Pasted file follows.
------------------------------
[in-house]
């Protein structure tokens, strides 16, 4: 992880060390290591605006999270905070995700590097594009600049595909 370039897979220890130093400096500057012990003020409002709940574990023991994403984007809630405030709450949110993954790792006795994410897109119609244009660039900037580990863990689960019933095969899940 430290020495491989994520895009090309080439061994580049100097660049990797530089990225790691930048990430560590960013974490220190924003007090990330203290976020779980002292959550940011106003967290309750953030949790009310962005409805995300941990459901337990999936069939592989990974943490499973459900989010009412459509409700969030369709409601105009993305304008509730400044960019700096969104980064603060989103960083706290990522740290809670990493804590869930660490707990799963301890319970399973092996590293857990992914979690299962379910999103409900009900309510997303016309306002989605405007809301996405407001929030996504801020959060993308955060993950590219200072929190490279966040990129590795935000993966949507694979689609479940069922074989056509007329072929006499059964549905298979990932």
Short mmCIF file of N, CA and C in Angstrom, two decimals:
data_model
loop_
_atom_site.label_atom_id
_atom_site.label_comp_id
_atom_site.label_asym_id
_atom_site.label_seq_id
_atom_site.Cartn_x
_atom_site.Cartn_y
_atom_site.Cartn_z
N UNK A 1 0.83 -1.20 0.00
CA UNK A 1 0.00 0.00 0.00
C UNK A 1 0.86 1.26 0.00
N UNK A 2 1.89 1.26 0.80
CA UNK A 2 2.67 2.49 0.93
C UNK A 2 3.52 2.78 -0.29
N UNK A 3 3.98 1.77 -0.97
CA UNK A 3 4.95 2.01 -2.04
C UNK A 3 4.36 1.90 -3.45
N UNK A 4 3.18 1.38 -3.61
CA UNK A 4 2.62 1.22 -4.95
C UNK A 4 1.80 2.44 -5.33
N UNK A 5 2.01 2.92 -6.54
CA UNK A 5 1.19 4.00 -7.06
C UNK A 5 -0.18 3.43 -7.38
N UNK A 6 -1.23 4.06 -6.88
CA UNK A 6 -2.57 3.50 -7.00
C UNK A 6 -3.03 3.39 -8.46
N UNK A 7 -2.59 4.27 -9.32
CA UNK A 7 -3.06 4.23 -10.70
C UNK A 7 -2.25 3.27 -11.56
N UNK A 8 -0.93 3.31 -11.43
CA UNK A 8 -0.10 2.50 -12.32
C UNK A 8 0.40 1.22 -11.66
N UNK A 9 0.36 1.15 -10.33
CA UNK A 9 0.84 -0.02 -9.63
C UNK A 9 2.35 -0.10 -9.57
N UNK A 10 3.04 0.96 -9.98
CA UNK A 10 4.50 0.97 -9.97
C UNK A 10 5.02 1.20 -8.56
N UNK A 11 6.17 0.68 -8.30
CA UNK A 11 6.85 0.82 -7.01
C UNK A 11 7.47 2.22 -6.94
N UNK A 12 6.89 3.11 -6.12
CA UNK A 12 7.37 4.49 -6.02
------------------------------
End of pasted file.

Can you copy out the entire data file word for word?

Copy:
[in-house]
């Protein structure tokens, strides 16, 4: 992880060390290591605006999270905070995700590097594009600049595909 370039897979220890130093400096500057012990003020409002709940574990023991994403984007809630405030709450949110993954790792006795994410897109119609244009660039900037580990863990689960019933095969899940 430290020495491989994520895009090309080439061994580049100097660049990797530089990225790691930048990430560590960013974490220190924003007090990330203290976020779980002292959550940011106003967290309750953030949790009310962005409805995300941990459901337990999936069939592989990974943490499973459900989010009412459509409700969030369709409601105009993305304008509730400044960019700096969104980064603060989103960083706290990522740290809670990493804590869930660490707990799963301890319970399973092996590293857990992914979690299962379910999103409900009900309510997303016309306002989605405007809301996405407001929030996504801020959060993308955060993950590219200072929190490279966040990129590795935000993966949507694979689609479940069922074989056509007329072929006499059964549905298979990932």
Short mmCIF file of N, CA and C in Angstrom, two decimals:
data_model
loop_
_atom_site.label_atom_id
_atom_site.label_comp_id
_atom_site.label_asym_id
_atom_site.label_seq_id
_atom_site.Cartn_x
_atom_site.Cartn_y
_atom_site.Cartn_z
N UNK A 1 0.83 -1.20 0.00
CA UNK A 1 0.00 0.00 0.00
C UNK A 1 0.86 1.26 0.00
N UNK A 2 1.89 1.26 0.80
CA UNK A 2 2.67 2.49 0.93
C UNK A 2 3.52 2.78 -0.29
N UNK A 3 3.98 1.77 -0.97
CA UNK A 3 4.95 2.01 -2.04
C UNK A 3 4.36 1.90 -3.45
N UNK A 4 3.18 1.38 -3.61
CA UNK A 4 2.62 1.22 -4.95
C UNK A 4 1.80 2.44 -5.33
N UNK A 5 2.01 2.92 -6.54
CA UNK A 5 1.19 4.00 -7.06
C UNK A 5 -0.18 3.43 -7.38
N UNK A 6 -1.23 4.06 -6.88
CA UNK A 6 -2.57 3.50 -7.00
C UNK A 6 -3.03 3.39 -8.46
N UNK A 7 -2.59 4.27 -9.32
CA UNK A 7 -3.06 4.23 -10.70
C UNK A 7 -2.25 3.27 -11.56
N UNK A 8 -0.93 3.31 -11.43
CA UNK A 8 -0.10 2.50 -12.32
C UNK A 8 0.40 1.22 -11.66
N UNK A 9 0.36 1.15 -10.33
CA UNK A 9 0.84 -0.02 -9.63
C UNK A 9 2.35 -0.10 -9.57
N UNK A 10 3.04 0.96 -9.98
CA UNK A 10 4.50 0.97 -9.97
C UNK A 10 5.02 1.20 -8.56
N UNK A 11 6.17 0.68 -8.30
CA UNK A 11 6.85 0.82 -7.01
C UNK A 11 7.47 2.22 -6.94
N UNK A 12 6.89 3.11 -6.12
CA UNK A 12 7.37 4.49 -6.02